On the supply side, a manufacturer of an item will typically make as many items as he can get away with selling at a profitable price. As prices rise, assuming his costs are the same, his motivation is to manufacter even more items to sell them at even higher profits. If he perceives demand to be strong and that there are willing buyers at ever higher prices, then he will continue manufacturing the item in ever increasing quantities and prices. This usually results in all current demand being used up and then the manufacturer must focus on creating demand for his product through creative marketing and by affecting the conditions in which his item can be used. Sometimes this results in a paradigm shift in social perception or some totally new use for a product never imagined before (think computers before and after the advent of the internet). Sometimes it ends badly for the manufacturer as he creates too many items than can possibly be sold with any level of demand and he is motivated to either sit on a large quantity of items or sell them at whatever price he can get.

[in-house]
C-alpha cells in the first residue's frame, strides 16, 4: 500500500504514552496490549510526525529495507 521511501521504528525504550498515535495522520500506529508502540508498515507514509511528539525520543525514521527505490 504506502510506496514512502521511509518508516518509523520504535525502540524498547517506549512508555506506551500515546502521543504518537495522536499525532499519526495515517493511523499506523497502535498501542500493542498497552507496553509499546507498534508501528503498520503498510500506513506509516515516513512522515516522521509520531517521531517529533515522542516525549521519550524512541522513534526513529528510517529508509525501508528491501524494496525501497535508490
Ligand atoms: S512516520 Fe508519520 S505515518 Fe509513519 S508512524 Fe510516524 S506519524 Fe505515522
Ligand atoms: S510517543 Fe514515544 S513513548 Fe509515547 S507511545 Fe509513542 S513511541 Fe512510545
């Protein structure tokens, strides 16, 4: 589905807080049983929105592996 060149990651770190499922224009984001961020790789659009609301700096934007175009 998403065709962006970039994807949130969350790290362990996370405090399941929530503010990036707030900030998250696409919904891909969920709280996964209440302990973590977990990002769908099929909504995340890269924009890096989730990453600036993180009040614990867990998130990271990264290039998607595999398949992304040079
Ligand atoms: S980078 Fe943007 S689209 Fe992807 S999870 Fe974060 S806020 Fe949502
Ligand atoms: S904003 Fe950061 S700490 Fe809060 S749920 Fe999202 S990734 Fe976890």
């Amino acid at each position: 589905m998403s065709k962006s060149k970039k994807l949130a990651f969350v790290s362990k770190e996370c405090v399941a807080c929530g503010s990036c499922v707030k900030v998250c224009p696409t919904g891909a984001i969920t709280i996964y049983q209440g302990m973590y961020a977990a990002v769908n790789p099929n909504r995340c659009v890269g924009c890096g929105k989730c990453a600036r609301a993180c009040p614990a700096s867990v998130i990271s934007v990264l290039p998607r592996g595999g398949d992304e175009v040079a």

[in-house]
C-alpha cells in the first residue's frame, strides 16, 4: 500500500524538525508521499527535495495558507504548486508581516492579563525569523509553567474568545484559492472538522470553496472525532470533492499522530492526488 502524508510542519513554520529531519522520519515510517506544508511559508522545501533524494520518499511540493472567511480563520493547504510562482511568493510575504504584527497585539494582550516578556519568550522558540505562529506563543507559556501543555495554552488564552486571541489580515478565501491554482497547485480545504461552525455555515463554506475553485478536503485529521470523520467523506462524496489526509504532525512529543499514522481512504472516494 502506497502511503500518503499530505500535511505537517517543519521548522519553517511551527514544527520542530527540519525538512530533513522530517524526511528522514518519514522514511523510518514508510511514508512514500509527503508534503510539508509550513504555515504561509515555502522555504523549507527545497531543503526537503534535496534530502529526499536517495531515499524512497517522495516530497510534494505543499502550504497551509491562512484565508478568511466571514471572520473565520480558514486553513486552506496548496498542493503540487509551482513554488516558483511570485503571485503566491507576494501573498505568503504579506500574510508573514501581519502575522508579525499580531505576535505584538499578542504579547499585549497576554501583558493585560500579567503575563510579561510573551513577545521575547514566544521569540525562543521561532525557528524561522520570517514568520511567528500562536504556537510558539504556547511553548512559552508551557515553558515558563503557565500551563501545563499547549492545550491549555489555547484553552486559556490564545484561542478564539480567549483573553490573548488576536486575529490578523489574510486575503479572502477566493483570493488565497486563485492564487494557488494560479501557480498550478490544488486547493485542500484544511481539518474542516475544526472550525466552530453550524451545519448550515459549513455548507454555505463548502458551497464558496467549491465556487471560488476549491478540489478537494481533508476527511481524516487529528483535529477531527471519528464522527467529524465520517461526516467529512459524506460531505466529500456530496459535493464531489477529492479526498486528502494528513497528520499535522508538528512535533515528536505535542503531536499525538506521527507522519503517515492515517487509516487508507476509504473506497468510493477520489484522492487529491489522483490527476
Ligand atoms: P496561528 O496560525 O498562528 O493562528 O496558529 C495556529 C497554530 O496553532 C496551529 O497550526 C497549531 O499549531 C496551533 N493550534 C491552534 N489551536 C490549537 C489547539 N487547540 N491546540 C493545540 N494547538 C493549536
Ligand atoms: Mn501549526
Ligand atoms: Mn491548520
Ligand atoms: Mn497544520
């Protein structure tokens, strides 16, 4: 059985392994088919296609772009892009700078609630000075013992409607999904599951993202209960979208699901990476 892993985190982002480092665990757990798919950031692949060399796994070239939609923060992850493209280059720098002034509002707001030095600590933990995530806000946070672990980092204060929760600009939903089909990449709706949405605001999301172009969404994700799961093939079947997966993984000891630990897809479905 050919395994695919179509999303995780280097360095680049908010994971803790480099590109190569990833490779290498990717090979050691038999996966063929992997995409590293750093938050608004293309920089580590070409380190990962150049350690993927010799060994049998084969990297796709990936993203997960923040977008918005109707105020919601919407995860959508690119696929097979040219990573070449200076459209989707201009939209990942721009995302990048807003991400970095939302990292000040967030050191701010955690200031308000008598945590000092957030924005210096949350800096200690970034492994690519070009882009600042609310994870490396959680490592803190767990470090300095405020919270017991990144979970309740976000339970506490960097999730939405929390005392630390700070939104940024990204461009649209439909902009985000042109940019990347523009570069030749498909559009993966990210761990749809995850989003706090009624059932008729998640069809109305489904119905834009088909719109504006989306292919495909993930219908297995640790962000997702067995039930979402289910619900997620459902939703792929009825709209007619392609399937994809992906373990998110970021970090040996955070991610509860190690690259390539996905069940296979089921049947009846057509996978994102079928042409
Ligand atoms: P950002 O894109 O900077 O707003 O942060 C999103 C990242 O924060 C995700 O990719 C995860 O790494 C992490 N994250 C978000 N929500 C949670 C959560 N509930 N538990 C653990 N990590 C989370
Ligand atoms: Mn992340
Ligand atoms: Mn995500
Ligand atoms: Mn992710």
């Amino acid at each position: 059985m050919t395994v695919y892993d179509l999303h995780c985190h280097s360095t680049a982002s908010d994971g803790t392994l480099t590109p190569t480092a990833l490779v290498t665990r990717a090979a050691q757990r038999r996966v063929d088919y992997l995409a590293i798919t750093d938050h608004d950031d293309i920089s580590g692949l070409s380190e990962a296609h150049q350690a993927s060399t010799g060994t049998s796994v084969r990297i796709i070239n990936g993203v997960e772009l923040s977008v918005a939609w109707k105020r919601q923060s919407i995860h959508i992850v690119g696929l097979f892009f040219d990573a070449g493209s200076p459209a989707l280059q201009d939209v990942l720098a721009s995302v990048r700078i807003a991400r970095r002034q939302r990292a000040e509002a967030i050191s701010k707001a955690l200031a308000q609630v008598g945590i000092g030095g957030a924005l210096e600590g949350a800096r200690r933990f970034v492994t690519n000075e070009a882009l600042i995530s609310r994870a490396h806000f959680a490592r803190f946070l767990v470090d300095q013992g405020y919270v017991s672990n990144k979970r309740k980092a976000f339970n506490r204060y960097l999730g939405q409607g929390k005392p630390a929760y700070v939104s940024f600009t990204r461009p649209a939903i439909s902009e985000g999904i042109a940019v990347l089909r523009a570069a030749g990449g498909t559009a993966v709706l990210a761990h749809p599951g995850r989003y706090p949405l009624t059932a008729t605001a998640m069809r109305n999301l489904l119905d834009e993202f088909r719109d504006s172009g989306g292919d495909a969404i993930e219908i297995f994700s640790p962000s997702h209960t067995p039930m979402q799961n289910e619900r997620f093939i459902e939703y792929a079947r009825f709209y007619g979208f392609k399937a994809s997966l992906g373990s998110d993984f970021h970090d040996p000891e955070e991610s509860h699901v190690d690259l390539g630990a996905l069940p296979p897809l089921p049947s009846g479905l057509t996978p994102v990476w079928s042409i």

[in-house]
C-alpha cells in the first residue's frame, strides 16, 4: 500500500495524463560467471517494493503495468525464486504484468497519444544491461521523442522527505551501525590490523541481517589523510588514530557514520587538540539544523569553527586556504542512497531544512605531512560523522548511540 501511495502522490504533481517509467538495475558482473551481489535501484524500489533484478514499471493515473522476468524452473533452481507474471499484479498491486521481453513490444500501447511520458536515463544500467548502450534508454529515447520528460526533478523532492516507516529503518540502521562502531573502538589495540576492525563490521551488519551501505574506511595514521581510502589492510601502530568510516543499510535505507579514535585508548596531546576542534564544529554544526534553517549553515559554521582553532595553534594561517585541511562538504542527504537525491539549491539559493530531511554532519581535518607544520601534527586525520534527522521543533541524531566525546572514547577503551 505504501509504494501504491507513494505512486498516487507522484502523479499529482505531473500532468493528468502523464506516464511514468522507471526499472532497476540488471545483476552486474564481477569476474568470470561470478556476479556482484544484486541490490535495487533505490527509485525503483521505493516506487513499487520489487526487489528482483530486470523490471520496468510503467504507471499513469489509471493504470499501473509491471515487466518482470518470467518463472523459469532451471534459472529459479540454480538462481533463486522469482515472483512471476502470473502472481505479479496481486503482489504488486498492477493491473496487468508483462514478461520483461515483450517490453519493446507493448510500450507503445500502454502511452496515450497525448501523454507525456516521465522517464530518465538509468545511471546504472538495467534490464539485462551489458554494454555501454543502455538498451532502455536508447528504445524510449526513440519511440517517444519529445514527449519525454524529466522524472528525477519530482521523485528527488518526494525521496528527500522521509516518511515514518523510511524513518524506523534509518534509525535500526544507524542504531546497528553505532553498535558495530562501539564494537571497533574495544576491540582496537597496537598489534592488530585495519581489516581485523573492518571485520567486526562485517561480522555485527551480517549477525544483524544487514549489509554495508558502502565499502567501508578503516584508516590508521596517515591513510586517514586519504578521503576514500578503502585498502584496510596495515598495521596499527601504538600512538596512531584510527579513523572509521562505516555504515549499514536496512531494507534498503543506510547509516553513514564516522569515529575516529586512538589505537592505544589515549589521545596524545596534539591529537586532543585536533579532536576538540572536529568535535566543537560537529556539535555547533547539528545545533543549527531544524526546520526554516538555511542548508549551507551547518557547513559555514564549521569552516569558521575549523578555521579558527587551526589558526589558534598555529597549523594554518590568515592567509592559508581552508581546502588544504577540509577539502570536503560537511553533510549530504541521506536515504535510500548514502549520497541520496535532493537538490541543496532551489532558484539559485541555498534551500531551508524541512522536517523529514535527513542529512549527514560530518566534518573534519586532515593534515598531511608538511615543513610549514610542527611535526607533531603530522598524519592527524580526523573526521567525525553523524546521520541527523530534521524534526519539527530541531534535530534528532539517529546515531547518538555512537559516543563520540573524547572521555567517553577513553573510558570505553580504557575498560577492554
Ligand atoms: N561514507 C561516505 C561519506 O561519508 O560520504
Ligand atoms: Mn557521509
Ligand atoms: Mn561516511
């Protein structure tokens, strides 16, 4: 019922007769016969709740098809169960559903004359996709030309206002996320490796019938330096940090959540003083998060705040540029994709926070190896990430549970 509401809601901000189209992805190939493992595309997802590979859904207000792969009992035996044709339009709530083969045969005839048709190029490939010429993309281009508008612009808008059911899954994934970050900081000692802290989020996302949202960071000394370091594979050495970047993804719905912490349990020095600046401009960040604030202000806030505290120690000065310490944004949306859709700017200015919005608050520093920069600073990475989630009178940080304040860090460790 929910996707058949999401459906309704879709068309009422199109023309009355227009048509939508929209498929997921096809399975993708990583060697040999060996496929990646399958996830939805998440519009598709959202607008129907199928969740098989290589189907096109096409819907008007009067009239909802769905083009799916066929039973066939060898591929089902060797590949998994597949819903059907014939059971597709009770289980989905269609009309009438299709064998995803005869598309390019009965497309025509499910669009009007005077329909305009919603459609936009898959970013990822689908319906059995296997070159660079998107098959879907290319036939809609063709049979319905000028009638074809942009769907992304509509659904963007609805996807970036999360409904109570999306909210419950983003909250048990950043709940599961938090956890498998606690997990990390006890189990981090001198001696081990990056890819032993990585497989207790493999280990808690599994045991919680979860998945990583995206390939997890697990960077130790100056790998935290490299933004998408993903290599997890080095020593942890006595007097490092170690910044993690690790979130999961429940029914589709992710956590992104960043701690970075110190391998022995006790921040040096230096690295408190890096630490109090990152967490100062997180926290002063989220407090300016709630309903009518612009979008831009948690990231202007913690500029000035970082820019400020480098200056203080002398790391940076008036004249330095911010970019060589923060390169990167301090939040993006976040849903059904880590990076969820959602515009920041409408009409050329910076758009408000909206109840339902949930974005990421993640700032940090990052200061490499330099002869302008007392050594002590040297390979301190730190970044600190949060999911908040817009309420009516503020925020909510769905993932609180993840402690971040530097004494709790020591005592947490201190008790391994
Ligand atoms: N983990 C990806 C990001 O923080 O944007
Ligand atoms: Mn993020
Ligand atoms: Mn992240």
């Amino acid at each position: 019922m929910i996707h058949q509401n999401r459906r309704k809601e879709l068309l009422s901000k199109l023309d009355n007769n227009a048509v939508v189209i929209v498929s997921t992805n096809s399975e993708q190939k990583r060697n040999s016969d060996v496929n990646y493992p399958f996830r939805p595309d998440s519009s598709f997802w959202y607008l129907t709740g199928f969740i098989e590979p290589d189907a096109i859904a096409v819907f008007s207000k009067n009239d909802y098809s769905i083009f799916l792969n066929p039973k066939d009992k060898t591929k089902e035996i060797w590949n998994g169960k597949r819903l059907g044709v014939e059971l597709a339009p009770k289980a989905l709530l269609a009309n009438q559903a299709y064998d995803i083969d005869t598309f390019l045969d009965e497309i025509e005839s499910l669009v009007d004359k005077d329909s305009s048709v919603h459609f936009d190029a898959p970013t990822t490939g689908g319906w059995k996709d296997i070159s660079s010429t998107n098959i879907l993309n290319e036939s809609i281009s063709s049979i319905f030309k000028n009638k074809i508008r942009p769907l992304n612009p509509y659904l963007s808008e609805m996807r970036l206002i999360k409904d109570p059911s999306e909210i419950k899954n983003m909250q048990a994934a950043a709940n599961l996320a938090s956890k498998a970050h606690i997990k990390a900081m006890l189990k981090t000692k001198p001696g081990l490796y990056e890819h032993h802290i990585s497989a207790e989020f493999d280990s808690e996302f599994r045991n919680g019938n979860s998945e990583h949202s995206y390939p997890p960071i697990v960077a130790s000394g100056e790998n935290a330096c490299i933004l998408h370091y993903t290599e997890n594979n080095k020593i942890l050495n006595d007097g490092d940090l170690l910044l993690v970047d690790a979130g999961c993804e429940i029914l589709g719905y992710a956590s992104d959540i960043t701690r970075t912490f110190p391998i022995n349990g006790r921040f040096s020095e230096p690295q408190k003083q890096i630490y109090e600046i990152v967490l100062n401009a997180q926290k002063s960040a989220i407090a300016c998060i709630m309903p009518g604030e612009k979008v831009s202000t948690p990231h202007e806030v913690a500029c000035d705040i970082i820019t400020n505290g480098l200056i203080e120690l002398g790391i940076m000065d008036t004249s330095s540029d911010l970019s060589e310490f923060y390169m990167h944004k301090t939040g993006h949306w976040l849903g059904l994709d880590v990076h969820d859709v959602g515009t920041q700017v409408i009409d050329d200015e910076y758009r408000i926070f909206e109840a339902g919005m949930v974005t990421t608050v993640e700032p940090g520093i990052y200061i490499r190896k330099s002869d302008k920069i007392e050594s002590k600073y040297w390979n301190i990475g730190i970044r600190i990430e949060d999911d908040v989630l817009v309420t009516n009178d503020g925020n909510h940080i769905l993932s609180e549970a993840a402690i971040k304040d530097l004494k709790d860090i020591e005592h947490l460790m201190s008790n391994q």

Throughout history, there have been many situations where manufacturers make too many items, perceiving demand to be higher than is actually is, and there ends up being a glut on the market. This glut is fantastic for potential buyers, many of whom were priced out of the market for the item as prices rose faster than they could save for the item. The glut is horrible for those who bought the item at a much higher price. They are often left bitter and resentful of the new buyers buying the item at a much lower price.
So, the question for today is, will there be a housing supply glut in the Vancouver area in the next couple years? If I were a housing manufacturer in Vancouver, I would be eager to sell as many of my items as possible at today's prices given the profit involved. Why not manufacture more if the demand seems to be there?